Nina Simone Row: Zoe Saldaña defends her role
Star Trek actress Zoe Saldaña defends her right to portray black singer Nina Simone after row over her casting.
Star Trek actress Zoe Saldaña has defended her casting as Nina Simone in the upcoming biopic Nina about the jazz and blues singer-pianist who died in 2003 aged 70.
The singer Mary J. Blige was first cast to play Simone until she had to bow out for what Cynthia Mort, the writer and director of the film, described as “scheduling issues".
The casting of Saldaña has caused a major backlash for a film due out later this year. American academics have written about the controversy, and an online petition at Change.org, which calls for Mort to “replace Zoe Saldaña with an actress who actually looks like Nina Simone", has attracted 10,500 signatures. Simone’s daughter, Simone Kelly, said that the family estate had not participated in the film. “My mother was raised at a time when she was told her nose was too wide, her skin was too dark,” Kelly said. “Appearance-wise this is not the best choice,” she added, referring to Saldaña.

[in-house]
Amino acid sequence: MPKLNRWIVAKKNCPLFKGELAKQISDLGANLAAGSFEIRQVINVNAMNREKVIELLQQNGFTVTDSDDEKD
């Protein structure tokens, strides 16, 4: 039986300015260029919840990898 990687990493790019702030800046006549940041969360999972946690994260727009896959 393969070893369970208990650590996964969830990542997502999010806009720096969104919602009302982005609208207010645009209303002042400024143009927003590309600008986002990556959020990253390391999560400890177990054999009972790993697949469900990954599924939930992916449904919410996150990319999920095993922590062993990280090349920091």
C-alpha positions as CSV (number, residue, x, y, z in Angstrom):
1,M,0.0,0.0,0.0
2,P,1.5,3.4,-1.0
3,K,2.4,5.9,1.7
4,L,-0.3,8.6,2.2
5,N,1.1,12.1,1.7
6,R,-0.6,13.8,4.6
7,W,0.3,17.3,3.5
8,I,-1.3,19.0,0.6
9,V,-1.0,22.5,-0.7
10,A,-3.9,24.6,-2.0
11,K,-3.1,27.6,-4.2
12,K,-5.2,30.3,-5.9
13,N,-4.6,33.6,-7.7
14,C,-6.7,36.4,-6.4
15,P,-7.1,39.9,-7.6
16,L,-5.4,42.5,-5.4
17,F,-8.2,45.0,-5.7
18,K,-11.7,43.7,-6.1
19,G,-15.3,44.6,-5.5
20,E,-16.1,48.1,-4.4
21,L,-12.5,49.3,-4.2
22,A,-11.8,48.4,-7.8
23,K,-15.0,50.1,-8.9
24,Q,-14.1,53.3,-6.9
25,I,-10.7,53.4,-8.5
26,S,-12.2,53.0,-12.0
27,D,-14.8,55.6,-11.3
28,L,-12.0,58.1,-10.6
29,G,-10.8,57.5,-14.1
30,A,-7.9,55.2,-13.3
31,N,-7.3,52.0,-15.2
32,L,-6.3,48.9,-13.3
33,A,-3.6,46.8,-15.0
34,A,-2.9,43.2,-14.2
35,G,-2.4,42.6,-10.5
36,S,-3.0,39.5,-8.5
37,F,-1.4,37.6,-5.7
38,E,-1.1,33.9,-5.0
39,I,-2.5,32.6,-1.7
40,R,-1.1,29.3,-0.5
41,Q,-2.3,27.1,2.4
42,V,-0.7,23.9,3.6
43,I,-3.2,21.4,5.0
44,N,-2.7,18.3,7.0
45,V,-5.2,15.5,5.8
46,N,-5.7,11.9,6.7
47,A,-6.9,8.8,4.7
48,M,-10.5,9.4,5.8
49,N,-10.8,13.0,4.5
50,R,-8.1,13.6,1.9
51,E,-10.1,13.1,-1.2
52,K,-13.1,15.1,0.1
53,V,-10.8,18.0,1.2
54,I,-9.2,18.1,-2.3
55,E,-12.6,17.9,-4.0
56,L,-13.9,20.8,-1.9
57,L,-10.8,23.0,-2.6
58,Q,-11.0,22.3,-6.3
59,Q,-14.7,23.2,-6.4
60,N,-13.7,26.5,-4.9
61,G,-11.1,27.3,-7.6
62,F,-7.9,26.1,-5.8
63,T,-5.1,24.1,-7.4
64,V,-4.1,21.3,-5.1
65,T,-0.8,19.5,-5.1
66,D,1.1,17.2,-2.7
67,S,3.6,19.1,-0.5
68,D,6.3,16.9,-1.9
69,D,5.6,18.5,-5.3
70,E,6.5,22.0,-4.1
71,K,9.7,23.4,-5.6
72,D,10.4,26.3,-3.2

But now, in an interview with HipHollywood, Saldaña — who is of Puerto Rican and Dominican descent, and describes herself as black and Latina — said: "What keeps me focused and what kept me from getting stressed from being hurt by the comments is I'm doing it for my sisters, I'm doing it for my brothers, and I don't care who tells me I am not this and I am not that. I know who I am, and I know what Nina Simone means to me.
"I can only rely on that and maintain as much humility as possible, so that when I have to face the world and we have to then give the movie to the world to see, and share it with them, that if it comes back in . . . a negative fashion or positive, I’m gonna keep my chin up. And Nina was like that too. I did it all out of love for my people and my pride of being a black woman and a Latina woman and an American woman, and that’s my truth,”
Saldaña, 34, is best known for her roles as Anamaria in the second Pirates Of The Caribbean movie and Uhuru in the 2009 Star Trek film. She also voices a Na'vi called Neytiri in James Cameron's Avatar.
Simone, who had hits with songs such as I Loves You, Porgy and My Baby Just Cares for Me, was a major figure in the civil rights movement of the 1960s and wrote songs about the racism facing African-Americans including Mississippi Goddam.
Martin Chilton Telegraph.co.uk